“being from a comfortable and loving family I didn’t exactly have anything to be AGAINST but a major part of it’s [Crass’ “Feeding of the 5,000″] appeal was that it seemed to articulate and somehow validate all these ill-formed feelings of pubertal resentment and negativity you felt. School was shit, the lessons were boring, and having to say prayers was for kids, no different to santa-clause but for some unintelligible reason treated otherwise… all your mates who were into football or wanted to join the army were stupid, coronation street and everything on tv seemed brain-dead, and with your hormones raging all your mates Jackanory stories of getting off girls after school discos made you think you were the only person on the planet not getting any. But suddenly, ‘feeding’ was there , providing, by proxy, an alternative reality and comfort-zone, that in essence made you think that as the things it was ‘against’ were things that you couldn’t relate to, it was a whole all-encompassing ethos and ideology of alienation and disassociation that you could derive an identity and sovereignty from”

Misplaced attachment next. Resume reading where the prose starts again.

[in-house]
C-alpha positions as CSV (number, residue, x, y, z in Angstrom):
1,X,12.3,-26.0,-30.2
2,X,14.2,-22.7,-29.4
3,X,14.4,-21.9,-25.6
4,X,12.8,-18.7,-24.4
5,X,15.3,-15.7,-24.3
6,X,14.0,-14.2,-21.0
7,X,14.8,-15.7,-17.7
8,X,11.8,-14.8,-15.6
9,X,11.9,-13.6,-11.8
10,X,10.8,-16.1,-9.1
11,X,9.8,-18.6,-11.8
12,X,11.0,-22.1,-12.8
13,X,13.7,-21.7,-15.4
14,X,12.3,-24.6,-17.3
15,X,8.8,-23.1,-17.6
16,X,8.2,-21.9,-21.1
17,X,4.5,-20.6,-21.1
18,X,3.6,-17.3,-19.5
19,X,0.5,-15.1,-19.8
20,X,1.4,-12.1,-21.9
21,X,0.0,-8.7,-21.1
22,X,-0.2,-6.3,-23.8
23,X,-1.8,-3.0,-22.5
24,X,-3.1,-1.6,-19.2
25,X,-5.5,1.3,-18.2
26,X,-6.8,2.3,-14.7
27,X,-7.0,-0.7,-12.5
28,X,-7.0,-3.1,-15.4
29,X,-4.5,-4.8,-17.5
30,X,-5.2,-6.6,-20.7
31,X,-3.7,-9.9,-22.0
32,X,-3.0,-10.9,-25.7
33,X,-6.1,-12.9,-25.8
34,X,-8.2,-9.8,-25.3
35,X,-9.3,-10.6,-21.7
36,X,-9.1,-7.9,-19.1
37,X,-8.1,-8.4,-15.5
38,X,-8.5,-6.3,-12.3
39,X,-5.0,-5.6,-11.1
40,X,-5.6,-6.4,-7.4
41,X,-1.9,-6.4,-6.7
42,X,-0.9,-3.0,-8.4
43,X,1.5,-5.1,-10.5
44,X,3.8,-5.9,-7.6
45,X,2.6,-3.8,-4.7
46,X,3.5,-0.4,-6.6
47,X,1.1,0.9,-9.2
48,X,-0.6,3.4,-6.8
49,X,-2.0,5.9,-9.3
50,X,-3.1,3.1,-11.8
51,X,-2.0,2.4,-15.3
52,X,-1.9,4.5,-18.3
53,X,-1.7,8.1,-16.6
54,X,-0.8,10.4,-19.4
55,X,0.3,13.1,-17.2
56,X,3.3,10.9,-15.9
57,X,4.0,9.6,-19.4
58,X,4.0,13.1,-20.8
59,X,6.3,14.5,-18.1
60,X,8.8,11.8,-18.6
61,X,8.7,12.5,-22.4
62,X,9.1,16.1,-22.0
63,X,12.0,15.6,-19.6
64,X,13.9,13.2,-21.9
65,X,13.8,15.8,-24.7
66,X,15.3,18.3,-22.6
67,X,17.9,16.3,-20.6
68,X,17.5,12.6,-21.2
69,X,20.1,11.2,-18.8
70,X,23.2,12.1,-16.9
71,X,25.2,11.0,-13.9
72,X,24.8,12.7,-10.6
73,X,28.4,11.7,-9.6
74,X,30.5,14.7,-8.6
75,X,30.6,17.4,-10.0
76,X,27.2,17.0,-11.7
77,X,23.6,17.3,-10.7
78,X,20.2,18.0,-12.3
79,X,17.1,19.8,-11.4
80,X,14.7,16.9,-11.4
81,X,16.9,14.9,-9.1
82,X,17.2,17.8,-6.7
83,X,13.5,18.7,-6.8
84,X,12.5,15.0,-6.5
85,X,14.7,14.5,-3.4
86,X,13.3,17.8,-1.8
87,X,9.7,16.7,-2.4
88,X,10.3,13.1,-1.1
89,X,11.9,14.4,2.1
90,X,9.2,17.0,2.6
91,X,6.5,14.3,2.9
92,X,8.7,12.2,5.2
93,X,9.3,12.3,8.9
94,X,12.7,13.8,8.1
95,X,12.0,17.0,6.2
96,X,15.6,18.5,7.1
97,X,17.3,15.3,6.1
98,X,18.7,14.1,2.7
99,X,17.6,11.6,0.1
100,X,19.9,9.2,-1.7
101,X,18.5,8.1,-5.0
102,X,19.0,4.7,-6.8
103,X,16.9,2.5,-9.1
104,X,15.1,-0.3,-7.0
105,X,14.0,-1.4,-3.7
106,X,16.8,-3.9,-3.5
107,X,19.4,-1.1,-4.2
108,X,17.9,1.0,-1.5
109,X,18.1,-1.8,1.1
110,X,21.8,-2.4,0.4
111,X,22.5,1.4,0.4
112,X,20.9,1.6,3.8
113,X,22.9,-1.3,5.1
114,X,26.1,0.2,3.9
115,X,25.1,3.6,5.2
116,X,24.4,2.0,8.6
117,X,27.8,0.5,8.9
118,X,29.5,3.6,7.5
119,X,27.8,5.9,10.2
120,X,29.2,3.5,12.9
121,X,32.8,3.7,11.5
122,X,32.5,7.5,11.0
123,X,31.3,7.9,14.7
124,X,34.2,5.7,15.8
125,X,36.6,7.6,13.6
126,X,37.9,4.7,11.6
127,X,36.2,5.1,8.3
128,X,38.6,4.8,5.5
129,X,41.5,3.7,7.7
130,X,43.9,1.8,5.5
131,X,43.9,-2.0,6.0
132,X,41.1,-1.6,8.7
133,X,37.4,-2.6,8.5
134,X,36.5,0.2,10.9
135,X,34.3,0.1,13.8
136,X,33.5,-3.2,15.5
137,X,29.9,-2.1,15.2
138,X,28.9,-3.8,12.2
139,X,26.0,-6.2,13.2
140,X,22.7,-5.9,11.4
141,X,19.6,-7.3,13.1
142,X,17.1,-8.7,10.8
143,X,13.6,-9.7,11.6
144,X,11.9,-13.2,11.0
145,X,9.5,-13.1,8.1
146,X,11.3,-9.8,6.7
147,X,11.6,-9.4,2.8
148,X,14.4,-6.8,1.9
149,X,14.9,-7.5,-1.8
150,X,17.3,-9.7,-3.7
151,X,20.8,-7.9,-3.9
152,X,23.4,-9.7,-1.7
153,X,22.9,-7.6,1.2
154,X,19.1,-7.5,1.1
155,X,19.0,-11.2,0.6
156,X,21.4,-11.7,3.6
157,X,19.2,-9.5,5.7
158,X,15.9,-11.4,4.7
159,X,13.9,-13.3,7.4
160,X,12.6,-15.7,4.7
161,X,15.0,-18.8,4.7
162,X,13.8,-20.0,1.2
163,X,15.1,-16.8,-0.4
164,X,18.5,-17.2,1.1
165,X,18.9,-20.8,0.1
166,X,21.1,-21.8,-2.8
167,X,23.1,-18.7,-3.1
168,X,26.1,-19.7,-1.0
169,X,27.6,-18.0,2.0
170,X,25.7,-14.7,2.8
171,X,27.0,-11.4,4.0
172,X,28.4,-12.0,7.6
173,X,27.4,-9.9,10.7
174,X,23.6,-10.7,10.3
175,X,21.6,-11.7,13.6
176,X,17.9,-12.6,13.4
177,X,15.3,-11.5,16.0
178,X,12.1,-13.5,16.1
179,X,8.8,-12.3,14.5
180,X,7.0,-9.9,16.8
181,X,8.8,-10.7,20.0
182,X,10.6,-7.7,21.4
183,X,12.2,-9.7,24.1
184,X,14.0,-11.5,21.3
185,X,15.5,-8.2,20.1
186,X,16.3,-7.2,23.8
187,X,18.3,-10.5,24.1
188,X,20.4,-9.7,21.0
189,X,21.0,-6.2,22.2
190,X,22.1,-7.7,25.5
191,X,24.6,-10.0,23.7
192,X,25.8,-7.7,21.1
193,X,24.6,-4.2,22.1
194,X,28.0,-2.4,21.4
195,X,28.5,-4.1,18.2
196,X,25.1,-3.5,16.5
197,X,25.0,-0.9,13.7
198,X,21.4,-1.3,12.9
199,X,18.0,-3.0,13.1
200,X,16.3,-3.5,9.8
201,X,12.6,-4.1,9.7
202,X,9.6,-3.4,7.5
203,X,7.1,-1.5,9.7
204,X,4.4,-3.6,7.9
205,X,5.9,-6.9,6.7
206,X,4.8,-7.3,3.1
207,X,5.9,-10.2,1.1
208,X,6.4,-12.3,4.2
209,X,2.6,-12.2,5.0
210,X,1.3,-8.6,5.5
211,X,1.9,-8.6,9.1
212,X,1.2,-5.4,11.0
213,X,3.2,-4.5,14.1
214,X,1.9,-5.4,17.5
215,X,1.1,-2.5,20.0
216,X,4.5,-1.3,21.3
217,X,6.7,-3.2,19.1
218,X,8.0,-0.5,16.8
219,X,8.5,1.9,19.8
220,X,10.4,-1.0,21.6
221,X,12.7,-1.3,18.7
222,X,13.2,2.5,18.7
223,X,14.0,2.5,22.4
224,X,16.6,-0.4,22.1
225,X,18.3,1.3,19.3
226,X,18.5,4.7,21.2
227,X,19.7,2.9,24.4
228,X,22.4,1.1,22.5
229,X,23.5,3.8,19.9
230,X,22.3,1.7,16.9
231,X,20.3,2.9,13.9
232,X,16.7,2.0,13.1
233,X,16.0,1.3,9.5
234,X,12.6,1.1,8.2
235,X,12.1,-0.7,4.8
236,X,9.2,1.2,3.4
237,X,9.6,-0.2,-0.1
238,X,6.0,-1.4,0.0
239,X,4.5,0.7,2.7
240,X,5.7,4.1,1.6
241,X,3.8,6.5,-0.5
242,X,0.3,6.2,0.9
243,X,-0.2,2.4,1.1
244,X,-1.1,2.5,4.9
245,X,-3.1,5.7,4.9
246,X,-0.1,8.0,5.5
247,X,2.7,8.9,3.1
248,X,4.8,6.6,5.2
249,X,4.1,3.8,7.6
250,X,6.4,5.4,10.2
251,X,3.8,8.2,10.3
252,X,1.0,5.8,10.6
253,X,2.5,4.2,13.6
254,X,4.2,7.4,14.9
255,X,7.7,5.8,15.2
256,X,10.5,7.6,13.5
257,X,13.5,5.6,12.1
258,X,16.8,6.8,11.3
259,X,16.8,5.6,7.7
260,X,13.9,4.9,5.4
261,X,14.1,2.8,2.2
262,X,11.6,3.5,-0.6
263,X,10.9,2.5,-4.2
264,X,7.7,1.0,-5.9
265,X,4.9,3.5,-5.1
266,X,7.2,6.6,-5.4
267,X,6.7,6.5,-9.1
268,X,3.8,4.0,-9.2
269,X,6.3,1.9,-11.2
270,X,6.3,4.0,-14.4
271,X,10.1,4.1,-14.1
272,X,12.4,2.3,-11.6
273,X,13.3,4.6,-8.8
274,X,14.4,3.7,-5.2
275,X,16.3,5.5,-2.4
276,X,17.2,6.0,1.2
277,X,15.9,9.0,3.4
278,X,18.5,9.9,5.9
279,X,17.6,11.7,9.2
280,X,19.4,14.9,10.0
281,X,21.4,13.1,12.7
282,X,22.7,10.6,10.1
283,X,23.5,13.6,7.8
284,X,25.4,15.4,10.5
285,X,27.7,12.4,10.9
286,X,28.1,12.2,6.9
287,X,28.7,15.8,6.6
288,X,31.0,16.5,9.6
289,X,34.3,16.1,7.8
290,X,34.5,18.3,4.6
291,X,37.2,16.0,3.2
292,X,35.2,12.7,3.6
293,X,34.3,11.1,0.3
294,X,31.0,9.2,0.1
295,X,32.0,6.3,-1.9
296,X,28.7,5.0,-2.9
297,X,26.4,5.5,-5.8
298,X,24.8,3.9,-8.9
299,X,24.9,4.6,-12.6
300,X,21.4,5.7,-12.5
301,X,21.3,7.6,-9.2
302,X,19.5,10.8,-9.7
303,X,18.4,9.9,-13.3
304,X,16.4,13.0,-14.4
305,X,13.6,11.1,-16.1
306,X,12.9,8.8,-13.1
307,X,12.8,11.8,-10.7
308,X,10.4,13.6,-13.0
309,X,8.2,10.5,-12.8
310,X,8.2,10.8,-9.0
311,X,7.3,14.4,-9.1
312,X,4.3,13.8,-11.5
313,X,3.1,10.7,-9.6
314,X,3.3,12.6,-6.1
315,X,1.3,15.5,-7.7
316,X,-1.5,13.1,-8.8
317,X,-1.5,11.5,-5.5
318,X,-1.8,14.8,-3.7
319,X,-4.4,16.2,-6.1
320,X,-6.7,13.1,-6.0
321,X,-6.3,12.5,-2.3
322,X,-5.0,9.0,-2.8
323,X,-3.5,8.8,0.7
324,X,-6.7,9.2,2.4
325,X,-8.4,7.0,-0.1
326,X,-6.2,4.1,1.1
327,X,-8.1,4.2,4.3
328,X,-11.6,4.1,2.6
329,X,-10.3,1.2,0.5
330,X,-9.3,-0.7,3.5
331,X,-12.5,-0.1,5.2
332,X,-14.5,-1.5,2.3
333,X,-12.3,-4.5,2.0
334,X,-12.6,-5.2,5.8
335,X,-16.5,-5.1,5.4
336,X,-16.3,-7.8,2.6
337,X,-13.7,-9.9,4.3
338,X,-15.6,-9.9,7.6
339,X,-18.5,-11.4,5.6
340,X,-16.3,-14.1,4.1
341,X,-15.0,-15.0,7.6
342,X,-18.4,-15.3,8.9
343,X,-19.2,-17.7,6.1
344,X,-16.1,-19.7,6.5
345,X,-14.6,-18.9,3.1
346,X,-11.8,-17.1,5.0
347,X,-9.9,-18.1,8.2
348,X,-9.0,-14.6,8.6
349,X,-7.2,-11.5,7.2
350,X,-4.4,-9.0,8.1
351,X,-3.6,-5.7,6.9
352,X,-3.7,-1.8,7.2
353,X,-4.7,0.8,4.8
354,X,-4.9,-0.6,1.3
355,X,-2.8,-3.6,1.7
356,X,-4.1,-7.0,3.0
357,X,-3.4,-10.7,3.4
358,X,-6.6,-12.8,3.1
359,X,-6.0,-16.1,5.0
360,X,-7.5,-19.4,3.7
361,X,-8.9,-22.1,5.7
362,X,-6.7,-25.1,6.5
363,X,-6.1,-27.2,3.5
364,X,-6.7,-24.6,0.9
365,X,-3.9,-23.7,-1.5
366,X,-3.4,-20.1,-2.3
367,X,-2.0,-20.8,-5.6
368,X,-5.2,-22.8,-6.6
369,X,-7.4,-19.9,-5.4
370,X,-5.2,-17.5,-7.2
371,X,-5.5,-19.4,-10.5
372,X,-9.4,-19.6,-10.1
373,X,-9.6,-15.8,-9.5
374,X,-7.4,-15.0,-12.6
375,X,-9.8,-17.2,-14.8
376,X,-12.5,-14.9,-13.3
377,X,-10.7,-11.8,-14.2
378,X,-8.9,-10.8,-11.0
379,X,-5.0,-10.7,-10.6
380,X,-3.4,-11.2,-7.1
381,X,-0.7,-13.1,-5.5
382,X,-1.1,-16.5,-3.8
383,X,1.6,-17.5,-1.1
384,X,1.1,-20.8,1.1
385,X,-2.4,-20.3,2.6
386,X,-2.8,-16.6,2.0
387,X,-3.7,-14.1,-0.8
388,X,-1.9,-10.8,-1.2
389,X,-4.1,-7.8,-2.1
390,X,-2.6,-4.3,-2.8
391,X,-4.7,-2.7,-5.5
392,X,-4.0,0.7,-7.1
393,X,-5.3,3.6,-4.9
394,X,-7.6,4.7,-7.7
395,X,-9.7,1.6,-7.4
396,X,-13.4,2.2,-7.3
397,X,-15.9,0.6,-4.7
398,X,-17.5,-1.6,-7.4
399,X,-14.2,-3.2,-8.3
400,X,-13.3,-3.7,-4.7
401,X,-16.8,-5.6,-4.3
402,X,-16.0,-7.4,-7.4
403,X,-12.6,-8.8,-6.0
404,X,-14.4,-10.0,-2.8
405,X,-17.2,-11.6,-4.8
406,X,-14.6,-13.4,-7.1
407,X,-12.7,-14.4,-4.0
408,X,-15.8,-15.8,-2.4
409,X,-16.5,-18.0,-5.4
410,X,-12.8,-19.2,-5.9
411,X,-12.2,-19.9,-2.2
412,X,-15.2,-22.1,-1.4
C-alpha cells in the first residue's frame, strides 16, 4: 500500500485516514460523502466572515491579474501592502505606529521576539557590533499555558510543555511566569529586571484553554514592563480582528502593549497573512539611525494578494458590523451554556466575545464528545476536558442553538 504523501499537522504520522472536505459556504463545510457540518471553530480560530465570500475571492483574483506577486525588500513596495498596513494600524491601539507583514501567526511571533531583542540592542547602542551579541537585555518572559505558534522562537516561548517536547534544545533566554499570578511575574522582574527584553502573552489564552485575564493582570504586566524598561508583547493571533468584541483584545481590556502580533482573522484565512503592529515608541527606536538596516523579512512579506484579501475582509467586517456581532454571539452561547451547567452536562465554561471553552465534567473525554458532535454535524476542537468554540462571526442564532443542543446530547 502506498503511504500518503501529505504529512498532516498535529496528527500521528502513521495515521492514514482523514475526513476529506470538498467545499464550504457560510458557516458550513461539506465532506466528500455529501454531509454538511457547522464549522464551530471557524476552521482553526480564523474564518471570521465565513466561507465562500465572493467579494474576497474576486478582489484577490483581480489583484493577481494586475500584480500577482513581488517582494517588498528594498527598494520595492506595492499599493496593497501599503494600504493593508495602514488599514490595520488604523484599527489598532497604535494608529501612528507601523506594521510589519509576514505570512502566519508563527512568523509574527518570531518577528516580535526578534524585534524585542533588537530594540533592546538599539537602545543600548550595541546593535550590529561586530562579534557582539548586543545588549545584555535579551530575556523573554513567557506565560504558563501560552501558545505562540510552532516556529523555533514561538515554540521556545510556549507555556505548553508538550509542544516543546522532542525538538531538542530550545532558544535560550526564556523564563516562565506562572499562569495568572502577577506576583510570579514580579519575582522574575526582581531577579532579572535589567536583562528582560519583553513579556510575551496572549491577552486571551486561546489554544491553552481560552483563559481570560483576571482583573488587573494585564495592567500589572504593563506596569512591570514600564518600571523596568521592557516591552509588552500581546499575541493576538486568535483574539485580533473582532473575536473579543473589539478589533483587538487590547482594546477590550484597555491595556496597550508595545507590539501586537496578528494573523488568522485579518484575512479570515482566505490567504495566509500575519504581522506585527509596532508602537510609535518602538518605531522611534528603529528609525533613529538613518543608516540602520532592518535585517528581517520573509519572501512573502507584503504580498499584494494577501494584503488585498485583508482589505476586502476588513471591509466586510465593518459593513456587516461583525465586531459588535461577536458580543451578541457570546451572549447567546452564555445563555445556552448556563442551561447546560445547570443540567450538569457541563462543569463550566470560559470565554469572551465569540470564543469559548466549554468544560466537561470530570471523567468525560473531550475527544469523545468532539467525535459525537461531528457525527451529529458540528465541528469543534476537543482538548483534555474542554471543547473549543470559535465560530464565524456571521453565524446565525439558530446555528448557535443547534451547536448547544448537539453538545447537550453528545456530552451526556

An “identity and sovereignty” that for many I believe simply created another highly confusing ‘guilt system’ to an extent just as oppressive as organised religion in that it critiqued everything that basically was fun, and kind of vilified much that is a fairly integral part of growing up. One instance in particular I recall being upon going to stay with a fellow fanzine-writer of similar age (13 or 14) the palable ‘fear and guilt’ he displayed when, going through his box of fanzines we came across a couple of porn mags. Whereas with any of my (non punk/crass fan) friends from school i’d gone to stay with probably the fist thing they’d have done was get the scud mags out.

    Not that I think many kids genuinely subscribed to this hair-shirted asceticism for long but several I met at the time did, and it was much to their detriment as developing children. For some, I perceived a feeling that there was a real feeling that somethings would be ‘bad’ and verboten in the eyes of Crass, just as Crass themselves wrote about their reasons for articulating the sentiments on ‘Reality Asylum’.